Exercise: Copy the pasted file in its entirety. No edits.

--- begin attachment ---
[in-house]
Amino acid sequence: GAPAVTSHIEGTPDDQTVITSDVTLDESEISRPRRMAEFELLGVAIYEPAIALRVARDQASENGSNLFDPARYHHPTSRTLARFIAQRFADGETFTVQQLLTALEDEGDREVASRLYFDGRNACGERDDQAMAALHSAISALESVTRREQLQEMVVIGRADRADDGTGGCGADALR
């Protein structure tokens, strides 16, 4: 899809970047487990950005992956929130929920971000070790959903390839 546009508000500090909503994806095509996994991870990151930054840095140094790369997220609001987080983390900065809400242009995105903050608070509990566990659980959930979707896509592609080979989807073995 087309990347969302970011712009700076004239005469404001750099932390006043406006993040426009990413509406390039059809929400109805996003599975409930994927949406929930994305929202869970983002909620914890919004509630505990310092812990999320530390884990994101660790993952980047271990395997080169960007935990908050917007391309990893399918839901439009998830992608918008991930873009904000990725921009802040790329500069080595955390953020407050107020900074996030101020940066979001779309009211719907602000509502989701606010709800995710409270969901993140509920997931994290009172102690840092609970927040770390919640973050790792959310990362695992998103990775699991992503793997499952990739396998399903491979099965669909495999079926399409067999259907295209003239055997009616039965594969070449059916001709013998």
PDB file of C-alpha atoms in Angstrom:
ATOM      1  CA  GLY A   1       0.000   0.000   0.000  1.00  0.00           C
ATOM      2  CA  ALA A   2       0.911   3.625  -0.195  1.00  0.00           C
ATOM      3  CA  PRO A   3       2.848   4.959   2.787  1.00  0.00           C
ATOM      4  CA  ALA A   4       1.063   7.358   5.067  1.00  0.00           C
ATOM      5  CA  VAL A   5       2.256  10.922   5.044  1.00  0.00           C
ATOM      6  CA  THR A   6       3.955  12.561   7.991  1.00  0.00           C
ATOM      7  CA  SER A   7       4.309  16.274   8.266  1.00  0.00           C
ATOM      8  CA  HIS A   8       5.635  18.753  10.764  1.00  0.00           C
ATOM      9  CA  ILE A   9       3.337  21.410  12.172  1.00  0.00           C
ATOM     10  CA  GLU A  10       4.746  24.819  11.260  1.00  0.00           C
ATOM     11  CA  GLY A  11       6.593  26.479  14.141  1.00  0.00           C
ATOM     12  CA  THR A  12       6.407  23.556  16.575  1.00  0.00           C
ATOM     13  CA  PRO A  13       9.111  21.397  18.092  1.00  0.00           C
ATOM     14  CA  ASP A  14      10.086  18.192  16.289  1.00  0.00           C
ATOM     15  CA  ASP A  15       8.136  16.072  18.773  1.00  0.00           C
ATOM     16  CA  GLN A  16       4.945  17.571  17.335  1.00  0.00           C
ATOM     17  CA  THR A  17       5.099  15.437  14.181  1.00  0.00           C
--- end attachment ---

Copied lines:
[in-house]
Amino acid sequence: GAPAVTSHIEGTPDDQTVITSDVTLDESEISRPRRMAEFELLGVAIYEPAIALRVARDQASENGSNLFDPARYHHPTSRTLARFIAQRFADGETFTVQQLLTALEDEGDREVASRLYFDGRNACGERDDQAMAALHSAISALESVTRREQLQEMVVIGRADRADDGTGGCGADALR
């Protein structure tokens, strides 16, 4: 899809970047487990950005992956929130929920971000070790959903390839 546009508000500090909503994806095509996994991870990151930054840095140094790369997220609001987080983390900065809400242009995105903050608070509990566990659980959930979707896509592609080979989807073995 087309990347969302970011712009700076004239005469404001750099932390006043406006993040426009990413509406390039059809929400109805996003599975409930994927949406929930994305929202869970983002909620914890919004509630505990310092812990999320530390884990994101660790993952980047271990395997080169960007935990908050917007391309990893399918839901439009998830992608918008991930873009904000990725921009802040790329500069080595955390953020407050107020900074996030101020940066979001779309009211719907602000509502989701606010709800995710409270969901993140509920997931994290009172102690840092609970927040770390919640973050790792959310990362695992998103990775699991992503793997499952990739396998399903491979099965669909495999079926399409067999259907295209003239055997009616039965594969070449059916001709013998």
PDB file of C-alpha atoms in Angstrom:
ATOM      1  CA  GLY A   1       0.000   0.000   0.000  1.00  0.00           C
ATOM      2  CA  ALA A   2       0.911   3.625  -0.195  1.00  0.00           C
ATOM      3  CA  PRO A   3       2.848   4.959   2.787  1.00  0.00           C
ATOM      4  CA  ALA A   4       1.063   7.358   5.067  1.00  0.00           C
ATOM      5  CA  VAL A   5       2.256  10.922   5.044  1.00  0.00           C
ATOM      6  CA  THR A   6       3.955  12.561   7.991  1.00  0.00           C
ATOM      7  CA  SER A   7       4.309  16.274   8.266  1.00  0.00           C
ATOM      8  CA  HIS A   8       5.635  18.753  10.764  1.00  0.00           C
ATOM      9  CA  ILE A   9       3.337  21.410  12.172  1.00  0.00           C
ATOM     10  CA  GLU A  10       4.746  24.819  11.260  1.00  0.00           C
ATOM     11  CA  GLY A  11       6.593  26.479  14.141  1.00  0.00           C
ATOM     12  CA  THR A  12       6.407  23.556  16.575  1.00  0.00           C
ATOM     13  CA  PRO A  13       9.111  21.397  18.092  1.00  0.00           C
ATOM     14  CA  ASP A  14      10.086  18.192  16.289  1.00  0.00           C
ATOM     15  CA  ASP A  15       8.136  16.072  18.773  1.00  0.00           C
ATOM     16  CA  GLN A  16       4.945  17.571  17.335  1.00  0.00           C
ATOM     17  CA  THR A  17       5.099  15.437  14.181  1.00  0.00           C